The waves meant we wouldn’t be able to dive certain sites where it was difficult to get the anchor to hold. It wasn’t a huge boat but big enough to hold our second tanks. At Atitlan the diving is from a small, open lancha. You enter the boat fully geared up except for fins, roll out and pull yourself back in over the low gunwale. Being used to that rather austere experience made the day with Pacific Paradise Divers seem positively luxurious. A ladder to get back in the boat you say? A banana to eat after the dive? I feel like Thurston Howell III in a wetsuit! (I mean no offence to AtiDivers at Atitlan, by the way, their style of boat diving there is exactly appropriate to the conditions!)
We loaded the tanks and gear and headed out to a jagged formation of rocks breaking through the blue water. The site was called Cerro Quemado and there were several other dive boats nearby. We rolled into the water and we swam a hundred feet or so to where Henry had told us we would dive. There is always that moment of thrill and apprehension descending into a new and unknown site and I think it was particularly special for Danny and myself who had spent so much time diving in another, very special, Central American lake. Ilopango was different and I think for divers less familiar with Atitlan, the differences might have been small but for us they were significant. The water was clearer and there were schools of fish everywhere. The water had a different smell and taste and was warmer. The plants and algae growing on the rocks were different and though it was no Caribbean reef there were some subtle reds and other colors as opposed to Atitlan’s palette of greens and greys.
We descended to around 90 feet and there were a series of religious sculptures. It was the first time I had seen manmade statues intentionally placed in the deep. I had always thought the idea a little silly but there in the cool, dark depths of the Central American lake I found looking upon the cross, and Mary, various Saints, and the outstretched arms of the Savior curiously affecting. There was something indescribably about kneeling on the rocky bottom, almost 100 feet below the surface, and saying a brief prayer to nothing but the sound of my own breath, that I find impossible to fully describe. We explored the rock formations, searched for freshwater crabs, and swam through clouds of small fish until it was time to come up.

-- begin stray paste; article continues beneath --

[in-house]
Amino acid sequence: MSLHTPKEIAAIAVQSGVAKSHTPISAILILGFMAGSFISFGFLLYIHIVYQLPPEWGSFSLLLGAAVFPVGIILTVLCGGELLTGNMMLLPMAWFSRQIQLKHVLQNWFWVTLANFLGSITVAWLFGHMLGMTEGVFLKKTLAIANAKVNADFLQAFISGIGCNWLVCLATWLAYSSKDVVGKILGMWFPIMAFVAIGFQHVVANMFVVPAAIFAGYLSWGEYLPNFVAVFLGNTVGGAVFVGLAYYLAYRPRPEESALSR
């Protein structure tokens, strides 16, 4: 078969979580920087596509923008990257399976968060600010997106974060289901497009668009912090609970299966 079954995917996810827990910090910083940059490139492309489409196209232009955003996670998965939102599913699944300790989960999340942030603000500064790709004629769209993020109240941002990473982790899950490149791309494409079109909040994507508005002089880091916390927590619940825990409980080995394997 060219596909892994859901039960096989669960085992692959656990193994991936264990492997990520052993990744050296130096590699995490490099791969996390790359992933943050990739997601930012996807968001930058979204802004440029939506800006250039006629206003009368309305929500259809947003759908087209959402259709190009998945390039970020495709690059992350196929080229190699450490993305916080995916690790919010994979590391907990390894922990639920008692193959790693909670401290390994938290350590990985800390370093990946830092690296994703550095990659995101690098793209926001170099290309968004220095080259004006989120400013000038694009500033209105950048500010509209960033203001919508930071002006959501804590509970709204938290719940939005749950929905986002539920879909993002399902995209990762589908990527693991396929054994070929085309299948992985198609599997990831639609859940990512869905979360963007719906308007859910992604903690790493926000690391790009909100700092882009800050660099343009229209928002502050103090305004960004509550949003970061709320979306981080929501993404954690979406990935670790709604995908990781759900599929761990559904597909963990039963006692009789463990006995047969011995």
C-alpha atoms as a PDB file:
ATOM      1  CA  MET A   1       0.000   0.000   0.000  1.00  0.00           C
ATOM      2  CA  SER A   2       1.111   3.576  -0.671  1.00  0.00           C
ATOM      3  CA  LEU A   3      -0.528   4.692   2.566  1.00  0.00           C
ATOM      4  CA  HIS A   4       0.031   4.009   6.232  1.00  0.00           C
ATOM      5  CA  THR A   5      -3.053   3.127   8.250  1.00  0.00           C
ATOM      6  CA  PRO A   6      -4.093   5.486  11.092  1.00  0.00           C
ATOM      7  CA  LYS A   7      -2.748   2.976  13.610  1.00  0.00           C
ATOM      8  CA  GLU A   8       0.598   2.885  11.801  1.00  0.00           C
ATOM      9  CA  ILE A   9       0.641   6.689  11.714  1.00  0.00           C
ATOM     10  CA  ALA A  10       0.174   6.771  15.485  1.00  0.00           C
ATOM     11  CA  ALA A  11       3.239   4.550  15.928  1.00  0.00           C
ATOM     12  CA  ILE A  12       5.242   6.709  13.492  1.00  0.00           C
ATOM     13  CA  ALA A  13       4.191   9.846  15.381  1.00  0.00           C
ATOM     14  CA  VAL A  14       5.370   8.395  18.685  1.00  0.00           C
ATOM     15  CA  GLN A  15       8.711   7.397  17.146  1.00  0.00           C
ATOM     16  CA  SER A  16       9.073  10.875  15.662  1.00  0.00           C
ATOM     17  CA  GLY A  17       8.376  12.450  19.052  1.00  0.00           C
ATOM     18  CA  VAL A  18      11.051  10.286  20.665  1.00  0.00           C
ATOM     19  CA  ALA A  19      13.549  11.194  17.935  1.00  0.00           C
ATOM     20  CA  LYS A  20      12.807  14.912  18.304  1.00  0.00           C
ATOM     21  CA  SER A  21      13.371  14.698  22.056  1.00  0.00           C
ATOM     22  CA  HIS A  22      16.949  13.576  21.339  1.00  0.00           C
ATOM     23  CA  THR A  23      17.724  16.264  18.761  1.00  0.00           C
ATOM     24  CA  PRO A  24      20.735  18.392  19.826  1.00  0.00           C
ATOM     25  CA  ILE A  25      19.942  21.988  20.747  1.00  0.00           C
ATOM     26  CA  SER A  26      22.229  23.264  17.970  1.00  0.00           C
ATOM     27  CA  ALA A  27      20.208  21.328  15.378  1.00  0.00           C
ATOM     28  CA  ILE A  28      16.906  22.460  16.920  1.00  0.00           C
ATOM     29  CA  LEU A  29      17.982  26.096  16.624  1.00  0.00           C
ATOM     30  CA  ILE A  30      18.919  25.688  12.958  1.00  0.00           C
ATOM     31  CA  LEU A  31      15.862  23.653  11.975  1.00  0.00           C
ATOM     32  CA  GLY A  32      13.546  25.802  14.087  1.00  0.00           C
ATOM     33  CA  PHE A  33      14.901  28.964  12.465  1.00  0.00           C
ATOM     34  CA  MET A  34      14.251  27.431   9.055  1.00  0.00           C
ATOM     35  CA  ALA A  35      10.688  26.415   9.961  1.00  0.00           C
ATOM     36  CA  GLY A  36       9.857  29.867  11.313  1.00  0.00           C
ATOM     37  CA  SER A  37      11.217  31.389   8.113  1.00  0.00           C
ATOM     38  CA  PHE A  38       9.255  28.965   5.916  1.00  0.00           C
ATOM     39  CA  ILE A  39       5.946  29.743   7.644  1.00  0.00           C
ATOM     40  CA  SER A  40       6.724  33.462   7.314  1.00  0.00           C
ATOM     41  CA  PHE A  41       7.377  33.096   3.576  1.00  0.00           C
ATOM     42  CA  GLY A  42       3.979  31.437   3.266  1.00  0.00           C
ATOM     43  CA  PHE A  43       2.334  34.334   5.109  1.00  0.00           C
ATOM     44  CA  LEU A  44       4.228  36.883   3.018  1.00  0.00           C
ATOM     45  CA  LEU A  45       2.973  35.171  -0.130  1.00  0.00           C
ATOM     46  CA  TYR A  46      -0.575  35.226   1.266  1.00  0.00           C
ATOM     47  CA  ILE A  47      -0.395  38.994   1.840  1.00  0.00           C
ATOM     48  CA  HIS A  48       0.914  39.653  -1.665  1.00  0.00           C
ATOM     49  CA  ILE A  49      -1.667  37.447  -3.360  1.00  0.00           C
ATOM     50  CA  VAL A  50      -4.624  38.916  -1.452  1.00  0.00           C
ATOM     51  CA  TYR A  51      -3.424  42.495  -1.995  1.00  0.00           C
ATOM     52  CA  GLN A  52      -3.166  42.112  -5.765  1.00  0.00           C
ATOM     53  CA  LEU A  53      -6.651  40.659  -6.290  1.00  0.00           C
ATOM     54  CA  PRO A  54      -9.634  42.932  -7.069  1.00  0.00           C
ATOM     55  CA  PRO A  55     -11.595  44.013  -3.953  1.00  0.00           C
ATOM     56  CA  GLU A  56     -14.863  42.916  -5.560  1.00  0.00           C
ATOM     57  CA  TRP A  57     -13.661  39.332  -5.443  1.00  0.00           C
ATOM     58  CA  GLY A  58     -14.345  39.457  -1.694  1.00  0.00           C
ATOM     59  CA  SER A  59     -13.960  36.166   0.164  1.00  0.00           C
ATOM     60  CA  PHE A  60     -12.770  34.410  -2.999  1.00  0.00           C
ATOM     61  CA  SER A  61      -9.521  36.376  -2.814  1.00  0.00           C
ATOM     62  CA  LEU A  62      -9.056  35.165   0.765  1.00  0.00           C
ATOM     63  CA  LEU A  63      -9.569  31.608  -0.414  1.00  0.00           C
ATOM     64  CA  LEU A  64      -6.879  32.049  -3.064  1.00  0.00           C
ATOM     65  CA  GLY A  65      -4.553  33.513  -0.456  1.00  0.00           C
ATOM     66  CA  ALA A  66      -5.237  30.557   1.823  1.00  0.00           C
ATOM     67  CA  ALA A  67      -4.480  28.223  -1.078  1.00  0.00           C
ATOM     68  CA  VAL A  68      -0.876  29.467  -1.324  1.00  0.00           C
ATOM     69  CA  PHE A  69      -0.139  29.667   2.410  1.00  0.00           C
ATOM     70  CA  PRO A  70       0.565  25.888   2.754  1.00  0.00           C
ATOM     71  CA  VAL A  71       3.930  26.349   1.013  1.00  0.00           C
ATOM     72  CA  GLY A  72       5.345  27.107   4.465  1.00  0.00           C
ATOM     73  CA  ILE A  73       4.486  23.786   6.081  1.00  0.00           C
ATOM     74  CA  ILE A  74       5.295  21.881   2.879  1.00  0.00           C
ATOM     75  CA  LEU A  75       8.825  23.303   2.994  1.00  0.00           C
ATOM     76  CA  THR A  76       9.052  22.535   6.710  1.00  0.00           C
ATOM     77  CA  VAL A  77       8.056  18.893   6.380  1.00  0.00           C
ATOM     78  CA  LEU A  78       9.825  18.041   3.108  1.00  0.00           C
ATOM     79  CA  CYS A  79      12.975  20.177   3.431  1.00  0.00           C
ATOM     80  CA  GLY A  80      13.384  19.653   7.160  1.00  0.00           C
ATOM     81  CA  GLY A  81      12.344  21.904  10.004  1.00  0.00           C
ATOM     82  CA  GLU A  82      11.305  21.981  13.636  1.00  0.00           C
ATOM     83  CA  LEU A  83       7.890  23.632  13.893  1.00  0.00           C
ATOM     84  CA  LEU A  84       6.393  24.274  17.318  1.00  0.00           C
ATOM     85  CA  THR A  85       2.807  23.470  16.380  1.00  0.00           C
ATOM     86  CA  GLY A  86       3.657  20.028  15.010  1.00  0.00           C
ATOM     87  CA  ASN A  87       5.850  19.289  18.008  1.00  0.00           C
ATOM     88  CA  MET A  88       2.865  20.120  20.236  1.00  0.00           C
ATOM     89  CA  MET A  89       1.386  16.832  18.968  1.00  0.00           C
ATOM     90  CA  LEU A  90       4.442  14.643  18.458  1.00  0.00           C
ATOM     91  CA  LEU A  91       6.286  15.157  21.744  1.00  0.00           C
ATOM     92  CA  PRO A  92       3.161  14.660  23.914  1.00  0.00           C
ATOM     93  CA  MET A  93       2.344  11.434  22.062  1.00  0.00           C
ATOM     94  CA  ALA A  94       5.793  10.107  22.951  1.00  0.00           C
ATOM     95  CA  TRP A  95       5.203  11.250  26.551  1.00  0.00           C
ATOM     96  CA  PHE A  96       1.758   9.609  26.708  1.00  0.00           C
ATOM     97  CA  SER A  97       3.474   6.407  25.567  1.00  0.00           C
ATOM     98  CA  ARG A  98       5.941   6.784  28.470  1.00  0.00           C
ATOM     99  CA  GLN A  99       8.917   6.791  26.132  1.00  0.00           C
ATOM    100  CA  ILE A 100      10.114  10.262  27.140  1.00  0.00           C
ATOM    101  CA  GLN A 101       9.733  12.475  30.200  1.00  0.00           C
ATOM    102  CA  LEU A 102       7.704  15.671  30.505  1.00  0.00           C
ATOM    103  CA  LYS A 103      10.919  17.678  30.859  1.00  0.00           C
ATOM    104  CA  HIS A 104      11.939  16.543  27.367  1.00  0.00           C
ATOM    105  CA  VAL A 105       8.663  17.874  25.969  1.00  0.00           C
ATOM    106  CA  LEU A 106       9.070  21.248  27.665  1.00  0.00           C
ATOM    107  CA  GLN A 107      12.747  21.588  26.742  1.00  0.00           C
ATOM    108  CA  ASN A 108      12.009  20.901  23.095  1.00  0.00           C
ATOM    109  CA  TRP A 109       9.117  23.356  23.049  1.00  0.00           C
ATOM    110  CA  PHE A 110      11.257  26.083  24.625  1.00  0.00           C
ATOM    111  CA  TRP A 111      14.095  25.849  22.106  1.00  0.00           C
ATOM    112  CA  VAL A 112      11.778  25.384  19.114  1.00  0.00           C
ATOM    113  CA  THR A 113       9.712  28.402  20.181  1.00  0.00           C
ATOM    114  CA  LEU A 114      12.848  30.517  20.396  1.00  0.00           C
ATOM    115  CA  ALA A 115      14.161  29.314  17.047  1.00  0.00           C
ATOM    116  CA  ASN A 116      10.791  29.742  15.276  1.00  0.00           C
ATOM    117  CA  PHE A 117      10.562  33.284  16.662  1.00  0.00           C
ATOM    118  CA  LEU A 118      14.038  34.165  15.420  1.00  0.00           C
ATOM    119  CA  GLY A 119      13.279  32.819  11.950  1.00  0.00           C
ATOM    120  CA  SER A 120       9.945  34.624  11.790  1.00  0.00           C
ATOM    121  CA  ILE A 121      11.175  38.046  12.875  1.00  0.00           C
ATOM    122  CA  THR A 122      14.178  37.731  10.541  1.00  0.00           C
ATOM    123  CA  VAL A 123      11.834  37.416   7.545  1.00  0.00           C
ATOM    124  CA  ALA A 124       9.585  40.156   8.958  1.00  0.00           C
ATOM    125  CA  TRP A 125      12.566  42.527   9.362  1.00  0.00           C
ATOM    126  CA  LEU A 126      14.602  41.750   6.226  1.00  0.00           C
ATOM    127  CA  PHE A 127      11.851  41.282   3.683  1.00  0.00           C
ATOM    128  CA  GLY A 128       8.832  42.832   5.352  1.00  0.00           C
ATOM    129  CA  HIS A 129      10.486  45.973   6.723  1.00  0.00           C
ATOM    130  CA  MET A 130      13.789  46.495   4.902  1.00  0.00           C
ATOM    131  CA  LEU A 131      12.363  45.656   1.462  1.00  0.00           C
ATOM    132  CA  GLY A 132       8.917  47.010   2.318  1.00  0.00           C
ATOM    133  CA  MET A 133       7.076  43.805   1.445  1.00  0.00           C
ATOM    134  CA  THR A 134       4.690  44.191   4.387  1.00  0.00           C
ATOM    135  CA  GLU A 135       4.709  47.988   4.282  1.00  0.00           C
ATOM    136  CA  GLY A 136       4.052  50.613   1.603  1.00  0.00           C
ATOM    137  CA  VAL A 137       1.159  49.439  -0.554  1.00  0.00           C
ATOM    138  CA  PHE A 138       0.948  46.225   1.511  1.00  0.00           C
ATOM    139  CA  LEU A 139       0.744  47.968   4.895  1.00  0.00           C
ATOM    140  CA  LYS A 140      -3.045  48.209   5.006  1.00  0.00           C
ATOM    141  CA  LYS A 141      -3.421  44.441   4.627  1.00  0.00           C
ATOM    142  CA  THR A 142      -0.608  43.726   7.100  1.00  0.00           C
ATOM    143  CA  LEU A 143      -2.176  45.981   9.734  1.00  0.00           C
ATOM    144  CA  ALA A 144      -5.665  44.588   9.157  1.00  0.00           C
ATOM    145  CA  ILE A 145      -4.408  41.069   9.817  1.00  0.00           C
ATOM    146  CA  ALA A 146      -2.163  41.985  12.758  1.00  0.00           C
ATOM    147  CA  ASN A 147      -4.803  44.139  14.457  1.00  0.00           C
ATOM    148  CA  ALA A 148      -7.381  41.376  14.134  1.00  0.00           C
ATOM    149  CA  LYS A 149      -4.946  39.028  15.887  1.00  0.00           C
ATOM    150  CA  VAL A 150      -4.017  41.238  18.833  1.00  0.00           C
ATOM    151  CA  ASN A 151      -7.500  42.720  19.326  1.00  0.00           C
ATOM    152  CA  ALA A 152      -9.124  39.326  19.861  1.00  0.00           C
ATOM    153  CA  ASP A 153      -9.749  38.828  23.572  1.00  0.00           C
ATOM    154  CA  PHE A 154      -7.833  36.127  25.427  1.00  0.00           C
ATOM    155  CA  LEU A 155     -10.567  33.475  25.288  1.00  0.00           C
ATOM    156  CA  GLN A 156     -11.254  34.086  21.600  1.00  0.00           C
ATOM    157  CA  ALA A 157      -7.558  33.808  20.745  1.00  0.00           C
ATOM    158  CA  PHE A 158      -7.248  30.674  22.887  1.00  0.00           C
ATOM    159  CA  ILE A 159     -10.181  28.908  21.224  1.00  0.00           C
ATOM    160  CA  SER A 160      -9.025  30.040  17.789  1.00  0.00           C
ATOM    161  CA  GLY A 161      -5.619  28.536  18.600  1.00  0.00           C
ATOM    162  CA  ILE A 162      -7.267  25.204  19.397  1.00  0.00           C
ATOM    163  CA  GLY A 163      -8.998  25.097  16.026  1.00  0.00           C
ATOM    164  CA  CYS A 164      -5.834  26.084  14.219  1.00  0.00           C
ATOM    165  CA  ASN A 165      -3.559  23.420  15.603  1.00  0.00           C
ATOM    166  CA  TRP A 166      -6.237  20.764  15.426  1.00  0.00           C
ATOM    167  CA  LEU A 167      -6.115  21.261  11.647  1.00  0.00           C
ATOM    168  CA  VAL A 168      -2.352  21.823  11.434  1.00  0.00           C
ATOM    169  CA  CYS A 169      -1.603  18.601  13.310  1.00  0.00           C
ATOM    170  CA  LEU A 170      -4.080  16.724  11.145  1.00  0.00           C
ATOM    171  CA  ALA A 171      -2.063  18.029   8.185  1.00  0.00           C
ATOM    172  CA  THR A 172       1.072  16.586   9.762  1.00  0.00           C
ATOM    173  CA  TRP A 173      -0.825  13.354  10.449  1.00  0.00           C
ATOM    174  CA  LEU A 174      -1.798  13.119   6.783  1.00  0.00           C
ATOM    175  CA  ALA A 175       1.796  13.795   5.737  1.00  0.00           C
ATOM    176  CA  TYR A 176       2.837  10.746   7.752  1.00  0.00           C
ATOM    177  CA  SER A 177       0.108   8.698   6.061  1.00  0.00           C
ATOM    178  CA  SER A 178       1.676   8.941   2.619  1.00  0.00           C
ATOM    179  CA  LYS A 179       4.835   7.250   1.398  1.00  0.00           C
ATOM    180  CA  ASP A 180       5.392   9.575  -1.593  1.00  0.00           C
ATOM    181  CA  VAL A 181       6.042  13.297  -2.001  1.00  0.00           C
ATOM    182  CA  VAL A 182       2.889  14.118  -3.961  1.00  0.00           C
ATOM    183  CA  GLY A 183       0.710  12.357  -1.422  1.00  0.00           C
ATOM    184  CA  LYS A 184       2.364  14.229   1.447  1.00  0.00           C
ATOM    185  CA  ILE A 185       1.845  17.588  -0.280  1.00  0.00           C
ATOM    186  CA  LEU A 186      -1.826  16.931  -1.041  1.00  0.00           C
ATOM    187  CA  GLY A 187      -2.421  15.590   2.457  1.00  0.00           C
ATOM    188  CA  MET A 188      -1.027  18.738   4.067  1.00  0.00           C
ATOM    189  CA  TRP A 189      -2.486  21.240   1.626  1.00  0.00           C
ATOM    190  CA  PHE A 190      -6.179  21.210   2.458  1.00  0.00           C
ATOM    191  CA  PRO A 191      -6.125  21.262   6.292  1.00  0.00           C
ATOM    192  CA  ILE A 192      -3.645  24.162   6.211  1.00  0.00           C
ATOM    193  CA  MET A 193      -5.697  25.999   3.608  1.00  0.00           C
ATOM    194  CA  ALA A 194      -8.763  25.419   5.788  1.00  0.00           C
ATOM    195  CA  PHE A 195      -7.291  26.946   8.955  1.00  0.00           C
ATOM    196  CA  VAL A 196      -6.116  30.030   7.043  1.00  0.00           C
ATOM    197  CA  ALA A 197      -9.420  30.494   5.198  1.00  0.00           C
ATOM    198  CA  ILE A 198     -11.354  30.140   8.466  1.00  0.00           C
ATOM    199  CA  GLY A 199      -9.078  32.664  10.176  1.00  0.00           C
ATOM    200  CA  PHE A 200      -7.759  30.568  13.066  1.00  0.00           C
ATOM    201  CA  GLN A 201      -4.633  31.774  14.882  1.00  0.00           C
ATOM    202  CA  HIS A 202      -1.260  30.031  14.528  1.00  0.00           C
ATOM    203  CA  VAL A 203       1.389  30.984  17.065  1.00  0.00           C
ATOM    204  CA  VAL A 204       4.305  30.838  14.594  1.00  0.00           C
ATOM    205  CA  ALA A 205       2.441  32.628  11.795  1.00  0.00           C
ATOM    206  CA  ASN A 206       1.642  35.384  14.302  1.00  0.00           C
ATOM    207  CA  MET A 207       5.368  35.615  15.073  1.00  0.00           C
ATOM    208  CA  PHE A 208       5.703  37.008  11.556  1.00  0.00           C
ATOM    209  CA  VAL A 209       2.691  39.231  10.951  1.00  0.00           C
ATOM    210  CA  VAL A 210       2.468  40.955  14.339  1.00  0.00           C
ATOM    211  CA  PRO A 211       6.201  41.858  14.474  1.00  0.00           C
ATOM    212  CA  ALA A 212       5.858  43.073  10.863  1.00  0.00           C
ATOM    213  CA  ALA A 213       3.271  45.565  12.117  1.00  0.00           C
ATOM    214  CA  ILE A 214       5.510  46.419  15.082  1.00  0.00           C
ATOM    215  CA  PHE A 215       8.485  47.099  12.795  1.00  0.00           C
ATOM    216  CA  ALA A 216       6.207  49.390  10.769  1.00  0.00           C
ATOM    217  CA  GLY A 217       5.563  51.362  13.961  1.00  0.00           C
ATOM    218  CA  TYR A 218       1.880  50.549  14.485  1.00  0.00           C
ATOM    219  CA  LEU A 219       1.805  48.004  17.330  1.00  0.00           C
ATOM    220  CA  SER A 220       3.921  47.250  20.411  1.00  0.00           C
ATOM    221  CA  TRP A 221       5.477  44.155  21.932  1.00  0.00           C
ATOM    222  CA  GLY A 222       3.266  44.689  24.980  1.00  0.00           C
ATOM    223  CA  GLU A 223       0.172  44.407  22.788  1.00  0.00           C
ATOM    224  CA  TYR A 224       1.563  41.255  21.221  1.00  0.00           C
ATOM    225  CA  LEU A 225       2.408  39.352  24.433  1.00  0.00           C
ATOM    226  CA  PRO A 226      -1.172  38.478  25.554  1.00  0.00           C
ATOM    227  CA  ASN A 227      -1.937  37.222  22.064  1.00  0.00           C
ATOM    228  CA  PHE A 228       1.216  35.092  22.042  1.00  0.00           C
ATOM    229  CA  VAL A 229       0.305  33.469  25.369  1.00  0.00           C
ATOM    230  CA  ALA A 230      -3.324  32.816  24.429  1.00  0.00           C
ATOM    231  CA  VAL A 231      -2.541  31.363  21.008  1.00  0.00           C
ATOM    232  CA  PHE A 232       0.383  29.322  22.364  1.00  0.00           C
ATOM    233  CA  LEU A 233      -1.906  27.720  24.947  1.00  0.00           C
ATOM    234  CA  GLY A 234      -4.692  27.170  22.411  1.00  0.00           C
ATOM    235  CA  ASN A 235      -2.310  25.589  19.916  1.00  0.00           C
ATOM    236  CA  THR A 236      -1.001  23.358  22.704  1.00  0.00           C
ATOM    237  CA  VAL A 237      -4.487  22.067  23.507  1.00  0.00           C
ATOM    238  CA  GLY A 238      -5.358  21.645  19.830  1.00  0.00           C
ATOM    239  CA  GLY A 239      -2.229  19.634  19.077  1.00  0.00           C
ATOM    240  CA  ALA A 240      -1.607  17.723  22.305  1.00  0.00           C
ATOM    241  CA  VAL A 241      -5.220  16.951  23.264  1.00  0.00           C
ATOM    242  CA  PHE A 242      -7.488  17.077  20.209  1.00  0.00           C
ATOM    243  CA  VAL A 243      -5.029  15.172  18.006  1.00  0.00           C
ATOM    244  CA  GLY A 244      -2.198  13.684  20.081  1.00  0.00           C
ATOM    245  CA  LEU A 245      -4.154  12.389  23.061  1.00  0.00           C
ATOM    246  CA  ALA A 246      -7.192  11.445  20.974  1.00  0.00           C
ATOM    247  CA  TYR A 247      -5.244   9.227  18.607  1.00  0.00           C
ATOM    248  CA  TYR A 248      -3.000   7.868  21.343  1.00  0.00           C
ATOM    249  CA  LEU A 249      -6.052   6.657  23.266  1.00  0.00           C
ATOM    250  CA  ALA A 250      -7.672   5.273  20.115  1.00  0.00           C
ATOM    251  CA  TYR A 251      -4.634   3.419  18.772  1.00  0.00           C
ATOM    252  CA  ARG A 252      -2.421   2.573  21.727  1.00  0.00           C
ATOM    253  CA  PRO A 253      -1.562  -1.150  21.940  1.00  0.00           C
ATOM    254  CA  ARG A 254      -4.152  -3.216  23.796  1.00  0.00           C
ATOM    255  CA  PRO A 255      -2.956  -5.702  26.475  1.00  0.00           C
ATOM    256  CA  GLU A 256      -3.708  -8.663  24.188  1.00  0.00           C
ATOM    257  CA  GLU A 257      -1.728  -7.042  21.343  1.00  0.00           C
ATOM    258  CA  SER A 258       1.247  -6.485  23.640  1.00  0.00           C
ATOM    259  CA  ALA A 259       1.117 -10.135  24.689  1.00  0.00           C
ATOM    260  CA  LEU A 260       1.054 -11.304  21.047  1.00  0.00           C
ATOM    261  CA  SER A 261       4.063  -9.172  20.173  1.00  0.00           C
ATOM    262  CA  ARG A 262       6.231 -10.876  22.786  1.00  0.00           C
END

The boat took us over to a small island near the shore. The islet was perhaps 200 feet across and 100 or so feet high, a lump of tree covered stone called, “La Isla de Amor,” the island of love, accompanied by the local expression, “Two go up, and three come down.” This turned out to be one of my favorite dives ever because of its form.
We rolled in just 15 0r 20 feet offshore in shallow water, descended to perhaps 30 feet, then swam around the Island of Love, going clockwise keeping the slope off the right shoulder. In general, I love the idea of going around geographic features, sailing around the globe, circumnavigating bodies of water, circumambulating lakes and mountains. It was an elegantly simple dive and great fun trying to mentally gauge how far one had come around an island one had only just seen on the surface and never before from below. We passed the boat’s anchor line with plenty of air remaining, swam a bit farther, retracing part of the circle, then turned back and came up.
After removing our gear, several of us climbed the hill in our wetsuits, dripping lake water on the stone steps. It didn’t seem that romantic a spot to me, but the view was nice, the sun was hot, and there was a good wind. I thought I very much wanted to come back, to dive Ilopango again, see some of the other sites and maybe swim around the Island of Love another time.